U of L Students Explore the Challenges of “Digital History” by Creating Online Exhibits

“Digital history” is fast becoming a specialty unto itself.  As historians increasingly rely on the internet for research, presenting information, and engaging audience, public historians are grappling with questions about the most effective options for its use.  Although the U of L does not yet offer a specialized course in digital history, students are already exploring the field.  One example are the final projects that students in Professor Daniel Vivian’s Introduction to Public History (HIST 597) produced during the fall 2012 semester.  For the first time, students  had the option of creating an online exhibit as a final project.  (The alternative was a 20-page paper.)  Using Omeka, a free, open-source software program developed by the Roy Rozenzweig Center for History and New Media at George Mason University, students created exhibits on topics of their choosing.  The results are posted below.

We invite you to explore these exhibits and consider how they reflect traditional museums and historical methods.  We also ask you think about the possibilities that the internet offers for presenting historical information.  Commentators such as William Cronon, the distinguished environmental historian, have noted that the internet is changing the practice of history in ways not seen since the invention of moveable type in the fifteenth century.  Online exhibits are part of this revolution.  How to produce rich and challenging exhibits are questions that the generation of historians currently entering the field are likely to face for their entire careers.

As you’re browsing, please bear the following in mind.  First, these are not necessarily polished pieces of work.  They were completed during the fall semester, and most were finished during the typical rush that occurs as finals week approaches.  Hence, typos, a few poor word choices, and other problems are to be expected.  Some are close to being ready for prime time; others could use another round or two of revision.  Second, some students intend to continue developing their exhibits.  Zac Distel, for example, is just starting work on his thesis, a study of the State Department’s Art in Embassies program during the Cold War.  As his work progresses, he intends to add new information to the exhibit.  The same is true for Kim Kelly’s project.  Hence, if you click back on this page several months from now, you’re likely to see a few changes.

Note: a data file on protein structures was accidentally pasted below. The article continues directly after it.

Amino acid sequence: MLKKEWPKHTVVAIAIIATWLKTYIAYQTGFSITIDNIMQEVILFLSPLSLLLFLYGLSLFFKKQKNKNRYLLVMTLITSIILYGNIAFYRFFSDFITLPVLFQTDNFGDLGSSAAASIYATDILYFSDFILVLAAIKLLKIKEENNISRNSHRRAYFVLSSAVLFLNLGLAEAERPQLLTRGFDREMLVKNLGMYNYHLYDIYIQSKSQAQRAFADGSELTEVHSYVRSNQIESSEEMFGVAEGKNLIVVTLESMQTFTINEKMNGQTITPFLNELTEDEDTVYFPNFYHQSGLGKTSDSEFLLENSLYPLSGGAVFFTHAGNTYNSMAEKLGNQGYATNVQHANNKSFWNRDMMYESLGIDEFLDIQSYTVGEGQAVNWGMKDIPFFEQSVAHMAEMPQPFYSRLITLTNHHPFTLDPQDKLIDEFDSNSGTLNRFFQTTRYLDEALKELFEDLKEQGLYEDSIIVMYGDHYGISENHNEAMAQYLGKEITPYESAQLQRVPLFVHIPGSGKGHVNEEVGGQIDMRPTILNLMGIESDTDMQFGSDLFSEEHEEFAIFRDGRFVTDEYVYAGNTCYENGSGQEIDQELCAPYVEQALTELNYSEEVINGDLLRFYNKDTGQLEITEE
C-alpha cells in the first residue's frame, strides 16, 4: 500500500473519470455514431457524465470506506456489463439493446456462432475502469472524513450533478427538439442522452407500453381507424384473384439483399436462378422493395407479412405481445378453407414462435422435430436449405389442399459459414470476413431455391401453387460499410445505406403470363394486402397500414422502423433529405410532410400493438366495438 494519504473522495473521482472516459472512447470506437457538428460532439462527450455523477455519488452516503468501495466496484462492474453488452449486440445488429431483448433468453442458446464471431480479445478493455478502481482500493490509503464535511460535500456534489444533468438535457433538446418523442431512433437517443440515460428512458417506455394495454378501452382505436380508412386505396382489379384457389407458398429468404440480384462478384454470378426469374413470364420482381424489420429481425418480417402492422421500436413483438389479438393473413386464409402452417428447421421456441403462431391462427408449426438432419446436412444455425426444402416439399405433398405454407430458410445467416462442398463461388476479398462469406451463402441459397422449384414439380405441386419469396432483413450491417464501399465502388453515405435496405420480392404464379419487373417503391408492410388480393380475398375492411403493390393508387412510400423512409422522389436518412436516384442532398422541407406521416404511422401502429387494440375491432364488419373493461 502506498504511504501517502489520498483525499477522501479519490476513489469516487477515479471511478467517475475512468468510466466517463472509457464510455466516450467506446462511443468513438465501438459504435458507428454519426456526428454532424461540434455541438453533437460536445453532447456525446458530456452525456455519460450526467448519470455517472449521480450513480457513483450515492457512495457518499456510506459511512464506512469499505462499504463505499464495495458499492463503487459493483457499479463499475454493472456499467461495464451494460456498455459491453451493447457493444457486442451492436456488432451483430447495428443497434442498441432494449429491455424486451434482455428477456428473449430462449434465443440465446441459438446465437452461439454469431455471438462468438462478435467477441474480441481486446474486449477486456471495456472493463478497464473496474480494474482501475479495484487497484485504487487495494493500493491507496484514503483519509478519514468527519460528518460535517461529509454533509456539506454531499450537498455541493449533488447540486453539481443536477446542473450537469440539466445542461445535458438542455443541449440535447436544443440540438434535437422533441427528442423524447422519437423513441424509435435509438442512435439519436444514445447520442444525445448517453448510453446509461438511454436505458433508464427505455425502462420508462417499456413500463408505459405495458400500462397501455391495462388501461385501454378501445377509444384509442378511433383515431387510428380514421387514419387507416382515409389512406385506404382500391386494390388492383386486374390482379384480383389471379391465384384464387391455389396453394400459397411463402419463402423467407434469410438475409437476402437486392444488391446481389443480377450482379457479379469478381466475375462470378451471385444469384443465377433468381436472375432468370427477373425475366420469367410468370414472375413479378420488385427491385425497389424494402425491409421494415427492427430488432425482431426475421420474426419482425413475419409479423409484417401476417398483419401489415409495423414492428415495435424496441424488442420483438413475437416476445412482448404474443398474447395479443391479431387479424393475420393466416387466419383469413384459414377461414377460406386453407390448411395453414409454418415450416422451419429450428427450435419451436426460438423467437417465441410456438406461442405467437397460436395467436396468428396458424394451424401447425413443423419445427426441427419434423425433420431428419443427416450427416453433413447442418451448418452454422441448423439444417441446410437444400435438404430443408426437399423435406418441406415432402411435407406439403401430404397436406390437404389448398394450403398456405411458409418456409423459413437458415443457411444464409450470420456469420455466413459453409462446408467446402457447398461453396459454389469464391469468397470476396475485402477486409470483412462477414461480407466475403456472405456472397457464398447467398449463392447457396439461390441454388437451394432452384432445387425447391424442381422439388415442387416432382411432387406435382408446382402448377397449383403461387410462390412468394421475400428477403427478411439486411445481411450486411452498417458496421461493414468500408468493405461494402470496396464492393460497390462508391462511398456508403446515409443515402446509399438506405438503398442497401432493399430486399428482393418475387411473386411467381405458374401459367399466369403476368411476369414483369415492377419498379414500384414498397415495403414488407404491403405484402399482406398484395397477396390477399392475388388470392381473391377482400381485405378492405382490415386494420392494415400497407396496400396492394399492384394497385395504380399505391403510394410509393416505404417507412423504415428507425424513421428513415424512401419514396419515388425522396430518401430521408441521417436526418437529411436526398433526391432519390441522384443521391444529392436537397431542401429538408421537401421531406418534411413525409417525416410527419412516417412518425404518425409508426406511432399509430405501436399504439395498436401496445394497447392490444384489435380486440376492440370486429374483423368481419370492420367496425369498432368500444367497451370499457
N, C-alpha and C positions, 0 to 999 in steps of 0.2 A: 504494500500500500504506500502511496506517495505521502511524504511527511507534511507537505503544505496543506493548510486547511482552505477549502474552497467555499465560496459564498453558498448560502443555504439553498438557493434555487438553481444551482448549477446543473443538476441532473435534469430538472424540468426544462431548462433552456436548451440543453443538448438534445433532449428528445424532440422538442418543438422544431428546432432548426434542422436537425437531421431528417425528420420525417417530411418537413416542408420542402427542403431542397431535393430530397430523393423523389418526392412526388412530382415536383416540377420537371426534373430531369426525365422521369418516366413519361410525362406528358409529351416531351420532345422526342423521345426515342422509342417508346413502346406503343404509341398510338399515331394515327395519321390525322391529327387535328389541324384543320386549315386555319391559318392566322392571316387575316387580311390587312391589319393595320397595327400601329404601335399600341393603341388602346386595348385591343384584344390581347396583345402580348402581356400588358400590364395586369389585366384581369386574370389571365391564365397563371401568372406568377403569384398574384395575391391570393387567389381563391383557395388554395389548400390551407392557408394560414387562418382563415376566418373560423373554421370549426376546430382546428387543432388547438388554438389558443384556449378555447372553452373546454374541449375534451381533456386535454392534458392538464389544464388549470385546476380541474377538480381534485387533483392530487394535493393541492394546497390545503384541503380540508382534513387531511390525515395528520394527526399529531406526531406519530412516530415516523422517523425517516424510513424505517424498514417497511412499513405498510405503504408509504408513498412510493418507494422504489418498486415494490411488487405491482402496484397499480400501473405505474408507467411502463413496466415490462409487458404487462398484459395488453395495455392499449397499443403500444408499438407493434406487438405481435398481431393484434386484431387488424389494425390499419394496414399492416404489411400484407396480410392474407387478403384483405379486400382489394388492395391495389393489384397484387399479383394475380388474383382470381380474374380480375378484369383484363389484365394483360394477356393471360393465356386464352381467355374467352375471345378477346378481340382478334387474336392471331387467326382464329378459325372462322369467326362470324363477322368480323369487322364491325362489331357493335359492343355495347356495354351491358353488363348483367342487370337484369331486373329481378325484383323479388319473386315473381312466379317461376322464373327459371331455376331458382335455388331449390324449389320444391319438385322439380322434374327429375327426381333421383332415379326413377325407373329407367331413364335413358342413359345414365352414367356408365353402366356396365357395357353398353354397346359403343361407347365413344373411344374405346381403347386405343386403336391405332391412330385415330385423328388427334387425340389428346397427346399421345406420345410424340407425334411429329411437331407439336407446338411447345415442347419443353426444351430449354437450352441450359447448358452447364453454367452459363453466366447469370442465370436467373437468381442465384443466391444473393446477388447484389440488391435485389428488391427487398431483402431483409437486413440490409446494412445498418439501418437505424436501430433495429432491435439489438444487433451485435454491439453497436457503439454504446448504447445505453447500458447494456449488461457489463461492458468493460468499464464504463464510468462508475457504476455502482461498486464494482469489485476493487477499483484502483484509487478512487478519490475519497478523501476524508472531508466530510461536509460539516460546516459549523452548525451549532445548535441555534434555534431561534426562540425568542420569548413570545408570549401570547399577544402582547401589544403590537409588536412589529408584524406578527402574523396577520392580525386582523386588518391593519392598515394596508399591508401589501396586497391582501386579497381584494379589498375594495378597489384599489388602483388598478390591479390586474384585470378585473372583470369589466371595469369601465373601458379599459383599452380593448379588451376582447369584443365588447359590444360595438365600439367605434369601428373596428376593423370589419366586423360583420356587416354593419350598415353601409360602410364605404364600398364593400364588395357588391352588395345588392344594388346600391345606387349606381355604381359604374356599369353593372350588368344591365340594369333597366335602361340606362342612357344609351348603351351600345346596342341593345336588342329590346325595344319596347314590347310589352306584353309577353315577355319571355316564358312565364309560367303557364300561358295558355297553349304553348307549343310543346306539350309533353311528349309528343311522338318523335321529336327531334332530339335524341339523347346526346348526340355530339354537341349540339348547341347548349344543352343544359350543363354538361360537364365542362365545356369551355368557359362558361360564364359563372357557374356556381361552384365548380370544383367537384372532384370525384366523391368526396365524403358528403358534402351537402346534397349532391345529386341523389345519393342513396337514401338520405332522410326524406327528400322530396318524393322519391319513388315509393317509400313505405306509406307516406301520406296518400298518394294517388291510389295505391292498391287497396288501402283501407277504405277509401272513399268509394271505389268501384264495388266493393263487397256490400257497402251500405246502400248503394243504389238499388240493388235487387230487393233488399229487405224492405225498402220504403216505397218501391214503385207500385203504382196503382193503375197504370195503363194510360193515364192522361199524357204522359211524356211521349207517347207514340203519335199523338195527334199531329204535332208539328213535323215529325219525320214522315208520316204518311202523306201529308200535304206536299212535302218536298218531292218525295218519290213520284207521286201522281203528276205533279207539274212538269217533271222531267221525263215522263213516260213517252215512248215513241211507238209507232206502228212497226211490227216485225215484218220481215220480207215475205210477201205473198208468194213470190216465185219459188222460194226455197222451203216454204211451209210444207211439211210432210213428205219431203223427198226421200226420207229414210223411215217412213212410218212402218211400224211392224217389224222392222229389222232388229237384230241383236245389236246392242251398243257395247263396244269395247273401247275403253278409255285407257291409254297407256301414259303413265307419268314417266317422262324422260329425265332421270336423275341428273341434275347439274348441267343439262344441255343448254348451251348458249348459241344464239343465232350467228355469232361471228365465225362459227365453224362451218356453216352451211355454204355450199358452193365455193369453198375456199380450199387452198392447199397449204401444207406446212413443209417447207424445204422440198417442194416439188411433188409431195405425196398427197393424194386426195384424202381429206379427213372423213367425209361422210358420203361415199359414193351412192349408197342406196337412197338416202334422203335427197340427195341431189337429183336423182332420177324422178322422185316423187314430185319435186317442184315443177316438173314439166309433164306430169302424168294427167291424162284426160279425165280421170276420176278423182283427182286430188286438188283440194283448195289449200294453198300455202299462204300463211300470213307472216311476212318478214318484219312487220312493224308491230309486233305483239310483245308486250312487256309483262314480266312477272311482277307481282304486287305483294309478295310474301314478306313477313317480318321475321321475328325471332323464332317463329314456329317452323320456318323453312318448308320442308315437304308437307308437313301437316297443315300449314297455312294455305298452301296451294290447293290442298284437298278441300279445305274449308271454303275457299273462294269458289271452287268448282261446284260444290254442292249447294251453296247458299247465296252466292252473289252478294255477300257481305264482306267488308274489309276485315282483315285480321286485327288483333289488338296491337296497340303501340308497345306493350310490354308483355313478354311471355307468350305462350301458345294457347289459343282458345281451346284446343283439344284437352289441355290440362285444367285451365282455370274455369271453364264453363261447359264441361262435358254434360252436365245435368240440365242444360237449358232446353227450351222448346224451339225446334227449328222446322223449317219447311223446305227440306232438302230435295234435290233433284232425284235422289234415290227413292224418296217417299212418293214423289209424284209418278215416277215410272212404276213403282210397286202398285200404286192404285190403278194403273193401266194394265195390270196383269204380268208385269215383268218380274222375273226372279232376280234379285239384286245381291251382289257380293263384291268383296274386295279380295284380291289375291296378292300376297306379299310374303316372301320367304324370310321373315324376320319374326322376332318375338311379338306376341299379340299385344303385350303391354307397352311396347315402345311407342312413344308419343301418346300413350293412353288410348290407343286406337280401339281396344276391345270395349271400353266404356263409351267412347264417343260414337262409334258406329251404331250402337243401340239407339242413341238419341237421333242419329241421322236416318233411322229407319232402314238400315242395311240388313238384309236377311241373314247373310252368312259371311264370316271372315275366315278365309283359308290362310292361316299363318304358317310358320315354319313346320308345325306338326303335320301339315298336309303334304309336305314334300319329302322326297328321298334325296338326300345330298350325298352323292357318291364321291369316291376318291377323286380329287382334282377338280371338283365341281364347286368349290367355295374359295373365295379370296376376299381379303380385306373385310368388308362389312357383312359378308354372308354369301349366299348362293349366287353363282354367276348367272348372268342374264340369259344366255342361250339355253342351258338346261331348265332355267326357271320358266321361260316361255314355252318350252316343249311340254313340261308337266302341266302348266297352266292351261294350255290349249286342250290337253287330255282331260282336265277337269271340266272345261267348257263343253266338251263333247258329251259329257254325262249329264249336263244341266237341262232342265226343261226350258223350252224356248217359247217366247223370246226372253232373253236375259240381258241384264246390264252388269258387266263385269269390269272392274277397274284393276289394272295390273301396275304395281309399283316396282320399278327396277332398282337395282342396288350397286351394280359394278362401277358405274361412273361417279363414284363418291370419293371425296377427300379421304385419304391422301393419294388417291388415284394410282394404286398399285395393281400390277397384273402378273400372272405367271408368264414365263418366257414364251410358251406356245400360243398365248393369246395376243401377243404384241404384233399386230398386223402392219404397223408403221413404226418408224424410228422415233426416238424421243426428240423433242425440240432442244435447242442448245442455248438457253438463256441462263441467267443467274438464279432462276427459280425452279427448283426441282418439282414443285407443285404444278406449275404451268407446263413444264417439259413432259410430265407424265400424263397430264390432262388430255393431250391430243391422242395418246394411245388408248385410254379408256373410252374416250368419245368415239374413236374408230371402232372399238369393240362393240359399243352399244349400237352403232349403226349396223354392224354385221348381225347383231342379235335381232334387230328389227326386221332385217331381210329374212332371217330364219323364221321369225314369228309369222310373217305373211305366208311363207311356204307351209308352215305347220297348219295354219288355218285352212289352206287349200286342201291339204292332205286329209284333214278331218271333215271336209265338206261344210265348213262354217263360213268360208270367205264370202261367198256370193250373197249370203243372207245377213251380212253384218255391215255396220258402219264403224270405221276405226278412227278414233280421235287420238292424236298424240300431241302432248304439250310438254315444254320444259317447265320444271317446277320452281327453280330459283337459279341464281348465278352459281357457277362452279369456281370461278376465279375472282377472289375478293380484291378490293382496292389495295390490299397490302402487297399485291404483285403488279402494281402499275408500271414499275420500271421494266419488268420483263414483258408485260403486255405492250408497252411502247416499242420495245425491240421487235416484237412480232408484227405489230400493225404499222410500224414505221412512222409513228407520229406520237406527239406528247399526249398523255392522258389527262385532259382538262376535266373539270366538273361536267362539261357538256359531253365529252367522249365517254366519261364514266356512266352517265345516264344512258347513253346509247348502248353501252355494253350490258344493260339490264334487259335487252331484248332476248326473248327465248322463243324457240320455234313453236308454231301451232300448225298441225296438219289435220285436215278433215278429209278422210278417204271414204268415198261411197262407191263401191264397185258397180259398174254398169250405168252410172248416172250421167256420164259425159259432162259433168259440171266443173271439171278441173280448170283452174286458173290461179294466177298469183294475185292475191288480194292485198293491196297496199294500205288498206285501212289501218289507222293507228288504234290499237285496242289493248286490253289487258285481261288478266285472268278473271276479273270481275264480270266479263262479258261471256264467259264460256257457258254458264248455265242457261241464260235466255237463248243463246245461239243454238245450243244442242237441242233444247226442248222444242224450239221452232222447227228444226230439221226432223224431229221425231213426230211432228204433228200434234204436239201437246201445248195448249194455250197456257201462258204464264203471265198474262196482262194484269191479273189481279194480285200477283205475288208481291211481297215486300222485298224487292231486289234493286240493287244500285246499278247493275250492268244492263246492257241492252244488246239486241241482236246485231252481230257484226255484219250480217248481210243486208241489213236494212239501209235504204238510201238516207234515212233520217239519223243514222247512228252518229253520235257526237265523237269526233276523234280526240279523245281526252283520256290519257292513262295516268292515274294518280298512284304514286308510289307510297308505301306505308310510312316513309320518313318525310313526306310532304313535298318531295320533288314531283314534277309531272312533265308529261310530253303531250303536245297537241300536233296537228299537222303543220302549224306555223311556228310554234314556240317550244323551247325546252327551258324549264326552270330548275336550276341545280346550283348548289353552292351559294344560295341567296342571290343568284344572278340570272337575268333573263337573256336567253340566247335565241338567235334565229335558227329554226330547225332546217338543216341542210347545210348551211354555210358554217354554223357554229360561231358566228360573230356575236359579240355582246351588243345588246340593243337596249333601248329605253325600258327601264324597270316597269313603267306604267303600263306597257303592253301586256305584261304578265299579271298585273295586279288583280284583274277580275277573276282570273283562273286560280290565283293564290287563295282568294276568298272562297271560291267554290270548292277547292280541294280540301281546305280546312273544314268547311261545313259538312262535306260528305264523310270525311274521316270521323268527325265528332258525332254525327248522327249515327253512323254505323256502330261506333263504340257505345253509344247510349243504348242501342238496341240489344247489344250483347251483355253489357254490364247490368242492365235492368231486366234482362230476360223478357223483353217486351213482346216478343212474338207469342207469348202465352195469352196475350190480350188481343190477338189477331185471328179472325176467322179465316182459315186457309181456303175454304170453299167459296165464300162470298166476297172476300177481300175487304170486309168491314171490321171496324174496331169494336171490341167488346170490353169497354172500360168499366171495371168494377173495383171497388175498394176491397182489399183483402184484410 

Students who produced exhibits found the assignment challenging, engaging, and rewarding.  From the professor’s standpoint, it sought to introduce several problems.  One is the difficulty of developing an “open” narrative.  Like any museum exhibit, an online exhibit presents narrative choices that differ from, and yet bear close similarities to, a written essay.  Getting students to consider the nuances involved was an important goal.  Second, curating an online exhibit requires many of the same decisions involved in creating a traditional, “three-dimensional” exhibit.  What images will be used?  Which objects?  How much text is too much?  These are all part of the process.  Finally, simply introducing students to Omeka was valuable.  This program is rapidly gaining favor among historical societies, historic sites, and museums.  Its flexibility and content-management abilities make it a sound choice for many institutions.   Moreover, it is certainly capable of producing good online exhibits.  Familiarity with the software is an asset in today’s job market.  The youngest people hired at any institution tend to be the most tech-savvy, and historical institutions tend to be especially reliant on new hires for such skills.  For this reason, familiarizing students with Omeka and its capabilities was an important goal.

We hope you enjoy browsing these exhibits.  They represent an important milestone for the students who produced them and the U of L Public History program.

Nicole Cissell.  “The Underground Railroad in the Kentucky, Indiana, and Ohio Borderland.”
http://urrrborderland.omeka.net/exhibits/show/ugrr

Savannah Darr.  “The Last Historic Residence in Downtown Louisville.”
http://brennanhouse.omeka.net/exhibits/show/brennanhouse

Zac Distel.  “Art of Democracy.”
http://distelexhibitions.omeka.net/

Matt Holdzkom.  “Circus Parade Wagons.”
http://mholdzkom.omeka.net/exhibits/show/main

Kim Kelley.  “Nurse, Missionary, WWI Red Cross Nurse: Grace McBride.”
http://singlemissionaryww1nurse.omeka.net/

Whitney Todd.  “Kentucky Women and the Lost Cause.”   http://kentuckywomenlostcause.omeka.net/

Travis Wall.  “Fort Donelson, Yesterday and Today.”  http://ftdonelsonyesterdayandtoday.omeka.net/

Marissa Williams.  “The Family Packrat: What Can You Learn From All That Stuff?”
https://thefamilypackrat.omeka.net/

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One thought on “U of L Students Explore the Challenges of “Digital History” by Creating Online Exhibits

  1. Pingback: Omeka and Podcasts | Digging My History

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